newspaper design
classified design
web design
online design
newspaper redesign
classified redesign

From DESIGN, Winter 2006

Does design
matter to readers?

That depends upon what you
mean by design

By Alan Jacobson, Brass Tacks Design

Design can be:
A) A splashy, one-story, poster-style, SND award-winning page; or
B) An anchored crossword puzzle.

All of you who answered "B" win the undying gratitude of the newspaper business for truly caring about readers. If you answered "A" you need to get real. And maybe a hobby.

If you already have a hobby but still want to work for a newspaper, then you should ignore the glittering generalities of design experts and their impractical prescriptions for saving the business.

Such "wisdom" as:
  • Be Creative!

  • Think Outside The Box!

  • Convert to Tab! (I hope I put the last nail in the coffin of this lame idea at the SND Houston workshop where even European proponents had to admit results were mixed.)

Enough with the vague and reckless strategies! I want specifics and I bet you do, too. So I'm not gonna bore you with what I think. Instead, get ready for some real world data from real newspapers.

Let's start with Jim Jennings, editor of the Toronto Sun. In March 2004, The Sun's circulation was 211,000. Circulation plummeted to 189,000 six months later after a redesign was introduced - clearly demonstrating that readers care about design - especially one they think sucks.

Jim and his staff launched a new design two weeks ago and circulation is back up to 202,000. Way to go, Jimbo.

So there's proof positive that design matters to readers. But to hear Jim tell it, the kind of design that matters to readers may not be the kind that matters to you.

"Our new design is not cutting edge. It's a modern version of the design we had. We looked at content first, layering and storytelling second, and design third."

Jim's experience in Toronto proves my point. Design matters to readers. But not the kind that matters to those bestowing silver and gold in Syracuse.

Our next stop is the big Kahuna of reader-driven design. No, I'm not talking about that totally unproven, pie-in-the-sky, Readership Institute drivel. I'm talking real world. I'm talking USA Today.

Author's note on The Readership Institute: Tests run by the Star-Tribune in Minneapolis appear to give credence to strategies proposed by this high-falutin', august body. But these tests proved one thing only: If you remove two boring stories from the top of a front page ("Bush aims to repair alliance" and "Woman walks across Minneapolis") and replace them with two stories that are more interesting, compelling and relevant ("Should poker be a crime?" and "Cops want your DNA") then readers will prefer the page with more interesting, compelling and relevant stories.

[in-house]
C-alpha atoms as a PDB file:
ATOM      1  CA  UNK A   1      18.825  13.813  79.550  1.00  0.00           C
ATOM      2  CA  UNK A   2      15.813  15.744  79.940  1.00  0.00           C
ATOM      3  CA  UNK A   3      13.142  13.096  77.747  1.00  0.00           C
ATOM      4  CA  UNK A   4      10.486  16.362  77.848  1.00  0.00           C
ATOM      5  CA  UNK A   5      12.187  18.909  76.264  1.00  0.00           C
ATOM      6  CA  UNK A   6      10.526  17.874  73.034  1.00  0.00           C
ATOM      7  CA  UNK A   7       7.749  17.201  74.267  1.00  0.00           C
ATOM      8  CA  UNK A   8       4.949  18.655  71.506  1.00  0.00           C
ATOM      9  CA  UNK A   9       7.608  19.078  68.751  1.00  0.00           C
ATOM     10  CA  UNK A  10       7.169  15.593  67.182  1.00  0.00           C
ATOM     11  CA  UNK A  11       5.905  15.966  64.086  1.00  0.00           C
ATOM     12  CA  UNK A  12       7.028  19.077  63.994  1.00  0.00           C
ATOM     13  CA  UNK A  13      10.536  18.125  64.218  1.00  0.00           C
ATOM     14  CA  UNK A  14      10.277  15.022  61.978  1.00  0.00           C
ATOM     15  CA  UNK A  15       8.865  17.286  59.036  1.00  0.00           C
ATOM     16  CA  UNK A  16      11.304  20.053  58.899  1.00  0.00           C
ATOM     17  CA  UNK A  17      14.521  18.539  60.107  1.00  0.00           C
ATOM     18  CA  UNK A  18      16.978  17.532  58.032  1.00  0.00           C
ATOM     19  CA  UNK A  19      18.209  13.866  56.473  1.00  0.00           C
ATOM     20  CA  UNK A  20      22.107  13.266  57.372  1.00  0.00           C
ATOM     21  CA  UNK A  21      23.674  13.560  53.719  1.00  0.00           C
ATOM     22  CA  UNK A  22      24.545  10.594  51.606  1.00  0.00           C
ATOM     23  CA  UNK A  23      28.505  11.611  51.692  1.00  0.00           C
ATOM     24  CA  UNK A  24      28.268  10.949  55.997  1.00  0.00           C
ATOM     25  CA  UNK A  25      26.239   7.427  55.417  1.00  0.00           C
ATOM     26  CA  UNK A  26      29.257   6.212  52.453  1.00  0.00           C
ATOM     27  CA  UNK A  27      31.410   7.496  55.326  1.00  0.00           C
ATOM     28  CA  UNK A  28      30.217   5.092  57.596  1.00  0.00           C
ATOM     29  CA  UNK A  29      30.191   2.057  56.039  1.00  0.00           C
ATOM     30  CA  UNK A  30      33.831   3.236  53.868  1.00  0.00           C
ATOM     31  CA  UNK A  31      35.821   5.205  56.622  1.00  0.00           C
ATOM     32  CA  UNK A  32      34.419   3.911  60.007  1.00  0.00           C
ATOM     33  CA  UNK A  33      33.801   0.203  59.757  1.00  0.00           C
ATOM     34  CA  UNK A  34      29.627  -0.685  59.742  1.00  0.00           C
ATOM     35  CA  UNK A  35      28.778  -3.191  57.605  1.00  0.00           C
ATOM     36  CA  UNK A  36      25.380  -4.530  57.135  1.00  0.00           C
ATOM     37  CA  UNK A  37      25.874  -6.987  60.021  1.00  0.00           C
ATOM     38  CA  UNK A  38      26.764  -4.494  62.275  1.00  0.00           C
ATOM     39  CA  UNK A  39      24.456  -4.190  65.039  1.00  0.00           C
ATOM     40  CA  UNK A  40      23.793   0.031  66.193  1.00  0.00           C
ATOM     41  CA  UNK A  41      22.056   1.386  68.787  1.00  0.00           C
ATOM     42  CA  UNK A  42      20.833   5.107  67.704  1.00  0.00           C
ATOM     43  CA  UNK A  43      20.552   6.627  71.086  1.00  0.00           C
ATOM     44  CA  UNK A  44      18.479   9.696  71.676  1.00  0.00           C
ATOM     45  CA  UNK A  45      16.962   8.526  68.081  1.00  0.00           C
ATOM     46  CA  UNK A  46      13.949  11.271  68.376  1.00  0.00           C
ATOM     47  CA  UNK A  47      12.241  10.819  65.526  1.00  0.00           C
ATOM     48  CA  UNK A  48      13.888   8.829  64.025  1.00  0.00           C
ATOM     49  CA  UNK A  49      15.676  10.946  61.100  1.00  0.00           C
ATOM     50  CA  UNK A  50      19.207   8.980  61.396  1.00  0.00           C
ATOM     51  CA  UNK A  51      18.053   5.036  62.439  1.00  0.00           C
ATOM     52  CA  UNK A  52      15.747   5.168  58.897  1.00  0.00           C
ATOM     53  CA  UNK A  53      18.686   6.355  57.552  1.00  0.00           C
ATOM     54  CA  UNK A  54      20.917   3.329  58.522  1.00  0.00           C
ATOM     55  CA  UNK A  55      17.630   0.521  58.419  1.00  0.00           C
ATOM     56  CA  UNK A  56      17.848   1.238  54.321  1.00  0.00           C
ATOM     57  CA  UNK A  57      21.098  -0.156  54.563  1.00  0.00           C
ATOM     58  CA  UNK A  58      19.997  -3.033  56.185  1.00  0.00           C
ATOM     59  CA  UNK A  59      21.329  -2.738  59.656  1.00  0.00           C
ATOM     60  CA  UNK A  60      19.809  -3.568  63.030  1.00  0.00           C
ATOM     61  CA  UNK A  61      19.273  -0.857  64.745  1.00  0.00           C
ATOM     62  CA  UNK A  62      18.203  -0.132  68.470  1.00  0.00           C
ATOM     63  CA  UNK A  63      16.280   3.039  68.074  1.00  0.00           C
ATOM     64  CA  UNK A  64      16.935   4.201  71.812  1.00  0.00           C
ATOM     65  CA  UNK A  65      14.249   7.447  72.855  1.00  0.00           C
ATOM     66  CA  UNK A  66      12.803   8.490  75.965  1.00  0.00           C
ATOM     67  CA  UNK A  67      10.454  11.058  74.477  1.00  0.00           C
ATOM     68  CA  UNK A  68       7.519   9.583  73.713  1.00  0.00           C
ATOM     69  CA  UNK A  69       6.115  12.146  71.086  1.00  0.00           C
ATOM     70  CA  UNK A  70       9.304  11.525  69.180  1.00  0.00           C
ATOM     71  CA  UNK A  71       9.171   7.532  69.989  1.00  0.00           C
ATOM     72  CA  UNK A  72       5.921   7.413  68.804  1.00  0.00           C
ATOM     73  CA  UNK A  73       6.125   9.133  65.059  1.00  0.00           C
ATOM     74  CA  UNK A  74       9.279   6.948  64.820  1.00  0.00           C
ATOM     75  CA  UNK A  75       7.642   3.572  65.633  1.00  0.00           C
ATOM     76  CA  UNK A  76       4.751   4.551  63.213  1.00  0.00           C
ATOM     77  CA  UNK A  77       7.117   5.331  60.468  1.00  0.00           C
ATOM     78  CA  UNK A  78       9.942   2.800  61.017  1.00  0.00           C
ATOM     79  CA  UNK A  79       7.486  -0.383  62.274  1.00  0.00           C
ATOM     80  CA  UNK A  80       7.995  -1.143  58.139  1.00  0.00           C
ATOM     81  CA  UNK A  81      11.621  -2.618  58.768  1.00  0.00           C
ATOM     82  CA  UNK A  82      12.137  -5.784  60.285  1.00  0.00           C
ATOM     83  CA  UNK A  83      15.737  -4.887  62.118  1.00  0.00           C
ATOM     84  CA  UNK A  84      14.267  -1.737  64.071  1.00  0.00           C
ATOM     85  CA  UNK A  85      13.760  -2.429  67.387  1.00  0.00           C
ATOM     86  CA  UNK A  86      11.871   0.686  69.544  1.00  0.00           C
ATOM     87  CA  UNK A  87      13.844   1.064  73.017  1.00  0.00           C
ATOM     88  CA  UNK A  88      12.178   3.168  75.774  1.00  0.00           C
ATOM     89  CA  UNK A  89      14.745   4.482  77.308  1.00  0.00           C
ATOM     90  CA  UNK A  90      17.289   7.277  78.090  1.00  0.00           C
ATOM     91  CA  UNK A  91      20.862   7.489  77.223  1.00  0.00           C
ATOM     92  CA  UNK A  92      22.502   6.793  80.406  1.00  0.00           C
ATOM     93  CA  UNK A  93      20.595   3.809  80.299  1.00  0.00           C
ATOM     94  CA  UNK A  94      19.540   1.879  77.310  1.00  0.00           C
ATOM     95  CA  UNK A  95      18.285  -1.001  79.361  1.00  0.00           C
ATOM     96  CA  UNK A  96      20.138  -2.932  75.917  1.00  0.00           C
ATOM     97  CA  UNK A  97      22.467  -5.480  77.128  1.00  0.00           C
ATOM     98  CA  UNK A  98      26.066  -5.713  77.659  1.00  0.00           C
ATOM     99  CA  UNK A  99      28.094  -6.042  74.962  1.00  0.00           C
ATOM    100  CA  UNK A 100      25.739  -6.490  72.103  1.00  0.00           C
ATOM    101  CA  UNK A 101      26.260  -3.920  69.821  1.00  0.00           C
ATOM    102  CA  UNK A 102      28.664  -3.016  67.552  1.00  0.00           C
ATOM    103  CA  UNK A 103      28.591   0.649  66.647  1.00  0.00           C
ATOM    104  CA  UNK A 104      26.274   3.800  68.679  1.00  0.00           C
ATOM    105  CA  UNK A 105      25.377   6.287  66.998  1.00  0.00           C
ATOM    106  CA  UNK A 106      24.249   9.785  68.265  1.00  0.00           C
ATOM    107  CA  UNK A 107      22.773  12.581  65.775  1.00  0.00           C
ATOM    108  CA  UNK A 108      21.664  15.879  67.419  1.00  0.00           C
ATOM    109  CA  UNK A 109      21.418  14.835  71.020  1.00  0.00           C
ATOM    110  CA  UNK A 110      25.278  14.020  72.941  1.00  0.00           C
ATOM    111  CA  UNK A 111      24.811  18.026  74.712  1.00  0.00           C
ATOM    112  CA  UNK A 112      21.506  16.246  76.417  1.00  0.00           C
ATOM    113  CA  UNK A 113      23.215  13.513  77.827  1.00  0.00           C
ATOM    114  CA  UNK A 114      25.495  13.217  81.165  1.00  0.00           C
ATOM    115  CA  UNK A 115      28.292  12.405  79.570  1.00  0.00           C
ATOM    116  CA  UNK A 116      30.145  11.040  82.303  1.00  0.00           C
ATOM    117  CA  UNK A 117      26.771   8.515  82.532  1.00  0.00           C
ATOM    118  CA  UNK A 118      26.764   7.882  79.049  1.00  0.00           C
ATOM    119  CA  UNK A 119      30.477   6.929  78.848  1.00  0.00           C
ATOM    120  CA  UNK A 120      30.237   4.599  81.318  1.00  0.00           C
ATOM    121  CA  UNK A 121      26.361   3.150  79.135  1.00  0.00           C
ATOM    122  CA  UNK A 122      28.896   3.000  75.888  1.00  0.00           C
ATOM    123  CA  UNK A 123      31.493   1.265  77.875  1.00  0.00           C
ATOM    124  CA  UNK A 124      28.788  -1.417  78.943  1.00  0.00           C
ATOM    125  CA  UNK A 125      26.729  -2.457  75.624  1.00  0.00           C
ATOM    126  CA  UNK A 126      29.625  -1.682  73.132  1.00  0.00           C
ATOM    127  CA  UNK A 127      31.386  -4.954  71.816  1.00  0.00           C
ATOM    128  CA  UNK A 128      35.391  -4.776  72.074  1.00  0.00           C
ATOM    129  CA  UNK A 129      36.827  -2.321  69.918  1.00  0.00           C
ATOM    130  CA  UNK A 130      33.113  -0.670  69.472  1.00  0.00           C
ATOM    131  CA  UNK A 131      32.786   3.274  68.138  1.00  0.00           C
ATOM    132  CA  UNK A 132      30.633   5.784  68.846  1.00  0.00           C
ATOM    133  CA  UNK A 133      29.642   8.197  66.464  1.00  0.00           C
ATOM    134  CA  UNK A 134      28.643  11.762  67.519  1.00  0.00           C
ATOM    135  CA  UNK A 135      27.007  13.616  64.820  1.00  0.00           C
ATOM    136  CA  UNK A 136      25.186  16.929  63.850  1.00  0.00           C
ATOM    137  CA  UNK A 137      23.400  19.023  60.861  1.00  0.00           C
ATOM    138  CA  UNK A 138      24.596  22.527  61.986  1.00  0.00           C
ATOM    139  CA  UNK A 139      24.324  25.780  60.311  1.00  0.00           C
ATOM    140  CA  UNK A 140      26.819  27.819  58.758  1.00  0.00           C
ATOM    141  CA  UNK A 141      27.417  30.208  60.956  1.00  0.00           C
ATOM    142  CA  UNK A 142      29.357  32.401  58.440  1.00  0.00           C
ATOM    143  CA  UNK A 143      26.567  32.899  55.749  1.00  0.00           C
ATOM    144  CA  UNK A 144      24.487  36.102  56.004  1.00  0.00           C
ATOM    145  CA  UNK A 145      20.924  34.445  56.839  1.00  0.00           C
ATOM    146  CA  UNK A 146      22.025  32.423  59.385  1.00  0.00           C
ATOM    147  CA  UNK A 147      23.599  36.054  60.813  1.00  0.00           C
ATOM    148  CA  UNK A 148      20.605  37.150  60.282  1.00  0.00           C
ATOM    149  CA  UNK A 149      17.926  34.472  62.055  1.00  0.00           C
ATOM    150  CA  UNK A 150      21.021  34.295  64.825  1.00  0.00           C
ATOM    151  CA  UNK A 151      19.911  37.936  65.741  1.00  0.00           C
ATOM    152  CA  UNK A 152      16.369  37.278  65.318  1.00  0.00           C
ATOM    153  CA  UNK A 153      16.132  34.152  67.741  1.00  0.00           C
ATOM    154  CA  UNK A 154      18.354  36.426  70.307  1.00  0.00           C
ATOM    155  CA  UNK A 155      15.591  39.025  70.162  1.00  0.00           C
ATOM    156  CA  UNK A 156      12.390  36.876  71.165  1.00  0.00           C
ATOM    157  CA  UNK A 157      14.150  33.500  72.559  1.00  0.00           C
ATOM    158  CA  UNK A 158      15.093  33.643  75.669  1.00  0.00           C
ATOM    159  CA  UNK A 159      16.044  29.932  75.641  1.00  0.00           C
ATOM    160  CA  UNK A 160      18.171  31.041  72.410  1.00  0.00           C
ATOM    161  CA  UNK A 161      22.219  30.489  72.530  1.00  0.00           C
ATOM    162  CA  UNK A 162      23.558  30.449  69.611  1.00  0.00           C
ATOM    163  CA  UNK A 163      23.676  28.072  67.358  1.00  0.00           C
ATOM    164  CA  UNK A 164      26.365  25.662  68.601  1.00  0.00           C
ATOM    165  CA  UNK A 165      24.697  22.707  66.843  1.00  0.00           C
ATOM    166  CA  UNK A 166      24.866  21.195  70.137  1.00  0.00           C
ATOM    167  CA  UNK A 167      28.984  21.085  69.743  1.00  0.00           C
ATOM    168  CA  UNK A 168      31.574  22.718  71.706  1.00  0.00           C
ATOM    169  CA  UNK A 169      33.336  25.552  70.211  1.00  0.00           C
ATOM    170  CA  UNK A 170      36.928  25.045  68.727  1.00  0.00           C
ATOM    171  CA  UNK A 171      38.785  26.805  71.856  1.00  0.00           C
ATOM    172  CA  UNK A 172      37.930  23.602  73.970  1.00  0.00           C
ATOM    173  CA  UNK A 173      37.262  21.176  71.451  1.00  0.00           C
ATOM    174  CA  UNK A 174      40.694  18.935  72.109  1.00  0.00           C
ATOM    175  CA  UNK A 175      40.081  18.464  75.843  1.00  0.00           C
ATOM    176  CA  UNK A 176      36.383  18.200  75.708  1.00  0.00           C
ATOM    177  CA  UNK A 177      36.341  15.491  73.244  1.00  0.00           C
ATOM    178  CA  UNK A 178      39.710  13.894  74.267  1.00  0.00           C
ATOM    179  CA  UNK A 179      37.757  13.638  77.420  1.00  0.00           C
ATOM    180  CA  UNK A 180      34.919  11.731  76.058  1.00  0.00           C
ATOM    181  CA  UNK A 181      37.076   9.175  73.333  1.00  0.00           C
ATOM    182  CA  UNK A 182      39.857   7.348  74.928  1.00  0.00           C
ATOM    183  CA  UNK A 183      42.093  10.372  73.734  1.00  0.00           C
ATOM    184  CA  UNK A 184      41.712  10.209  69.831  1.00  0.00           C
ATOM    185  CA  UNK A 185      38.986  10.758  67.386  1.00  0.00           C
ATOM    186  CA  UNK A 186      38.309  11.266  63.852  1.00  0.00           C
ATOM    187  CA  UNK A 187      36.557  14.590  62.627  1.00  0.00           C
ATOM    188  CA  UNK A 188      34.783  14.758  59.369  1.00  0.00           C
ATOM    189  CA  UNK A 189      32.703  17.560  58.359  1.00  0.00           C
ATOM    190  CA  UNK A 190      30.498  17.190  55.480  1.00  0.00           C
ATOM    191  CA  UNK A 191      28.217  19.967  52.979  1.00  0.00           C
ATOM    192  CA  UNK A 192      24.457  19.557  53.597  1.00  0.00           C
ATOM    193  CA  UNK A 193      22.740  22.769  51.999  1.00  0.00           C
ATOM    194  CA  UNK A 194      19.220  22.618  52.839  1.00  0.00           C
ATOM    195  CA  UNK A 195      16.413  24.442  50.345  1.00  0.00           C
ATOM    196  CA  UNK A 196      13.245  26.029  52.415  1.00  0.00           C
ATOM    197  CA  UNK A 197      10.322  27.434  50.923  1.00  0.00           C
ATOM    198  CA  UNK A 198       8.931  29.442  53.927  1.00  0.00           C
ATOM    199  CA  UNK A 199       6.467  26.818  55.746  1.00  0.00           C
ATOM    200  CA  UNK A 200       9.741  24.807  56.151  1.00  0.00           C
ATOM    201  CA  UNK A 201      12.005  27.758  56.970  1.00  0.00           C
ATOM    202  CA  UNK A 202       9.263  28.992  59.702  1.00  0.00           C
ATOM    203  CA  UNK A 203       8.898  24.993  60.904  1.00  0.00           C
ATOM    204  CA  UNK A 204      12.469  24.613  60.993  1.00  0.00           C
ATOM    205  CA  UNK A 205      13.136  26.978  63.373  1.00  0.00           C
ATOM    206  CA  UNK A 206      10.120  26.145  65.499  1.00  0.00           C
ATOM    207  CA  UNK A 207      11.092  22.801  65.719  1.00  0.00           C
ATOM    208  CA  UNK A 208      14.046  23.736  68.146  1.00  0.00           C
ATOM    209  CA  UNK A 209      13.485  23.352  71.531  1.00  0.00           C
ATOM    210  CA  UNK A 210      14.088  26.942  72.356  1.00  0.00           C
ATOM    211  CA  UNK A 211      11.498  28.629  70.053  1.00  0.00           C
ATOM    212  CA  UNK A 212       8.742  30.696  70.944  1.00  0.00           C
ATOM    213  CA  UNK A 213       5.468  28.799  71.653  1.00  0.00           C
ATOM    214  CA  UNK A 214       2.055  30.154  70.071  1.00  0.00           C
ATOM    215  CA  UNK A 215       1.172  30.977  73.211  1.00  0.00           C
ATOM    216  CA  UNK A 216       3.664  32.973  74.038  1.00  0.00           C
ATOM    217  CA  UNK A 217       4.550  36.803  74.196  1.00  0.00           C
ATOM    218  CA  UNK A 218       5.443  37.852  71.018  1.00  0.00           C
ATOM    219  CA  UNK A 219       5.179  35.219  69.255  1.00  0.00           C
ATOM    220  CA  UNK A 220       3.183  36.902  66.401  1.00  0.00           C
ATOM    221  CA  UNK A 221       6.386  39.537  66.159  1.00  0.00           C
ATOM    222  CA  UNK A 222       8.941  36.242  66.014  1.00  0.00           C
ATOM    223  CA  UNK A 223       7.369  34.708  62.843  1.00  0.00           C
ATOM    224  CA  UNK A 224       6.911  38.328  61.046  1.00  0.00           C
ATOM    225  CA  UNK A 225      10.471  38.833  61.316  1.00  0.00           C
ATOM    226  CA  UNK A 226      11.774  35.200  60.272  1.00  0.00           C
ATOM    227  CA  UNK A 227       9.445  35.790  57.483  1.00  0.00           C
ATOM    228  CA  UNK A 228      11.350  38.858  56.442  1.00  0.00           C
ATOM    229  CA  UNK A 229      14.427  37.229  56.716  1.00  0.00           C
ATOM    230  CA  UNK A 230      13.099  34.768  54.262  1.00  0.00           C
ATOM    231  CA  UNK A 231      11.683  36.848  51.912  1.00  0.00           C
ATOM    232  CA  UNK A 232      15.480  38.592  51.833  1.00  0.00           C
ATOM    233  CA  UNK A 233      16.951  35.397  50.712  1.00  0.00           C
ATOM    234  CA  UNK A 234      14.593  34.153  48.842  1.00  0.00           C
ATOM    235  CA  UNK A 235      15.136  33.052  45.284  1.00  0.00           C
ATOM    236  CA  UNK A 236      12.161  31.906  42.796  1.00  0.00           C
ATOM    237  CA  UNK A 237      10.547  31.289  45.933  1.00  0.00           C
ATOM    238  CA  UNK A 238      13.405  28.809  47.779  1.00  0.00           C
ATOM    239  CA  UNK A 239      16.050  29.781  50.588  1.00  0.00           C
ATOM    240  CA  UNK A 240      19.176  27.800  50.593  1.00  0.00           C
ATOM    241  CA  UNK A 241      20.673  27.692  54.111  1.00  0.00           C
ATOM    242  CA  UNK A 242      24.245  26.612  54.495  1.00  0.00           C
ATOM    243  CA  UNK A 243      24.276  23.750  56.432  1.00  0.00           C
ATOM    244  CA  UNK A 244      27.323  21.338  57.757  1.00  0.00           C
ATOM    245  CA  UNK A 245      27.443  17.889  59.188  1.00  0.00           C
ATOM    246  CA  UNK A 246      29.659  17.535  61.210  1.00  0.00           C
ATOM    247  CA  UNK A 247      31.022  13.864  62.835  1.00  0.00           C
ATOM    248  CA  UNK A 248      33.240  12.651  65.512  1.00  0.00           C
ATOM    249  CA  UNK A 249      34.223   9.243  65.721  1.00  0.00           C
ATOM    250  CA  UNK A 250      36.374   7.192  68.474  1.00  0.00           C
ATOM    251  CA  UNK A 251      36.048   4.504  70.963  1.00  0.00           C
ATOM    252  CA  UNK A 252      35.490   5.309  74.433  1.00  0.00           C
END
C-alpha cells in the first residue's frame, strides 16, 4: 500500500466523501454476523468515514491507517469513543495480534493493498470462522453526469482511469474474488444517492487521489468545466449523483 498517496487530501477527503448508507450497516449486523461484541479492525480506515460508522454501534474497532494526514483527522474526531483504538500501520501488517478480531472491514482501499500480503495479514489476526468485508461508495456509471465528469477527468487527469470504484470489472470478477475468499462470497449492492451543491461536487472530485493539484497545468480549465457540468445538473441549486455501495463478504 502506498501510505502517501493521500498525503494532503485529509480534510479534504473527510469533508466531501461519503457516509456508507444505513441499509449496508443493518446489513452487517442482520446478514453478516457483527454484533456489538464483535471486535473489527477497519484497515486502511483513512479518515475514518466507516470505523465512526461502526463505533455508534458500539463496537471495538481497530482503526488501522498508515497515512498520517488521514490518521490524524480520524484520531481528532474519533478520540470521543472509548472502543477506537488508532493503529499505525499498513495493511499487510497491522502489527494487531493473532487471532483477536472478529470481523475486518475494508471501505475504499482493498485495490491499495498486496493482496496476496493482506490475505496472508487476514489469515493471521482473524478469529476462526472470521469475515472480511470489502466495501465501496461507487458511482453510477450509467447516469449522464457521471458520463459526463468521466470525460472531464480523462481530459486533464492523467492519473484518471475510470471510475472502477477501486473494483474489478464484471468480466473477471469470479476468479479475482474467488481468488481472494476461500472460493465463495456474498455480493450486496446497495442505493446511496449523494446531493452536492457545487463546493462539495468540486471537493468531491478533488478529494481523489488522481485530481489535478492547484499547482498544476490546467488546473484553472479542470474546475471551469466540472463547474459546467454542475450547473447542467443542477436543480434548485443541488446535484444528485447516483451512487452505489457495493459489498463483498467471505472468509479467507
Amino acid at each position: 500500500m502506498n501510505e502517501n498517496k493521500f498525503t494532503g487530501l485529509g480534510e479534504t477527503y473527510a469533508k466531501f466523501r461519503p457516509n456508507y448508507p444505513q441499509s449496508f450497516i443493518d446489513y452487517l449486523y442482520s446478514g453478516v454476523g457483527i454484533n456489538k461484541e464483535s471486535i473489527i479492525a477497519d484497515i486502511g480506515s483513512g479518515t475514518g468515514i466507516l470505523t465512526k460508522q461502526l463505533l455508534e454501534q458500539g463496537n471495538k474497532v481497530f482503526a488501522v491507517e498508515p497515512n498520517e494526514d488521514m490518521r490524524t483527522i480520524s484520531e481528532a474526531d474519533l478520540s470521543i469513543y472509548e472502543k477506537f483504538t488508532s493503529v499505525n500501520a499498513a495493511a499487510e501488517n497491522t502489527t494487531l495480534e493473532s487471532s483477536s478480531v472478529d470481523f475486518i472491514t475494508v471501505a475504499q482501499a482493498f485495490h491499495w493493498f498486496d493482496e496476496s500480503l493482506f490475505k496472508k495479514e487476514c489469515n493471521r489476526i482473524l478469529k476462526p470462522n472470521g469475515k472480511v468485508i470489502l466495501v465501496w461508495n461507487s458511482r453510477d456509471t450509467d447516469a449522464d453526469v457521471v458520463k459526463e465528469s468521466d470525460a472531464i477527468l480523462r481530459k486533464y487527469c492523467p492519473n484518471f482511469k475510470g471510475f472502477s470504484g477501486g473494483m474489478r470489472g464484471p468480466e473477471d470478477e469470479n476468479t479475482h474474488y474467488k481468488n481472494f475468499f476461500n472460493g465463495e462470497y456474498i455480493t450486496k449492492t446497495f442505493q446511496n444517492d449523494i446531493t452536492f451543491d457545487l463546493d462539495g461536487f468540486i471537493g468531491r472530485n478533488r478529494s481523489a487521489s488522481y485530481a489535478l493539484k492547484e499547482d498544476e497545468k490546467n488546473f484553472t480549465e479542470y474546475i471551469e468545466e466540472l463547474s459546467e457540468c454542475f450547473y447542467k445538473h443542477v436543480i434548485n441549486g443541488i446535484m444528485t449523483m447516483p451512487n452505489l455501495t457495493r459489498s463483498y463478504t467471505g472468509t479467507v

Duh. And to think that newspapers paid for this "research." No wonder we're in trouble!

And while I'm on the subject of The Readership Institute, let me share with you what a publisher recently shared, confidentially, with me. As you should know, The Readership Institute has identified Eight Keys to Building Readership. They also have a nifty way of measuring your likelihood of success. It's called the Reader Behavior Score, or RBS.

Raise your RBS, and The Readership Institute predicts that you'll increase your readership and your circulation.

Like most people in the business, my publisher friend drank the purple Kool-Aid and pursued the Keys to Building Readership. And his RBS scores went up. And his circulation went down. This may be an isolated incident but I doubt it.

Now I'm not saying The Readership Institute is wrong. But it will take a stiffer drink from a more thoughtful fount of knowledge to win readers back.

But back to USA Today, which has more than 2 million readers. That's a 2 followed by six zeros. What was their circulation less than a generation ago? Zip, Nada, Zilch.

How does a newspaper go from zero to the top in less time than it took for Bodoni to go out of style and come back again? (Author's note: Thanks to Deb Withey, Richard Lipton, Cyrus Highsmith and The Font Bureau for Detroit Bodoni Roman.)

It's simple. Richard Curtis and his team at USA Today practice the kind of design that matters to readers. Here's what it takes to redesign for results:

• Legible bodytype and sports agate

• Excellent color reproduction

• Predictable layout

• Anchoring of regularly appearing features

• Simple typography – who'da thunk one typeface would be enough?

• Short form

• Simple graphics

Granted, this kind of design may not appeal to you. And the thought of DOING this kind of design may appeal even less. But if you love newspapers, you should pay more attention to the stuff that readers care about. I pity the fool who cares more about typography than the content it conveys.

So there are two real-world examples. But wait – there's more! Take this quiz:

What do these newspapers have in common?

The Washington Star

Dallas Times-Herald

Philadelphia Bulletin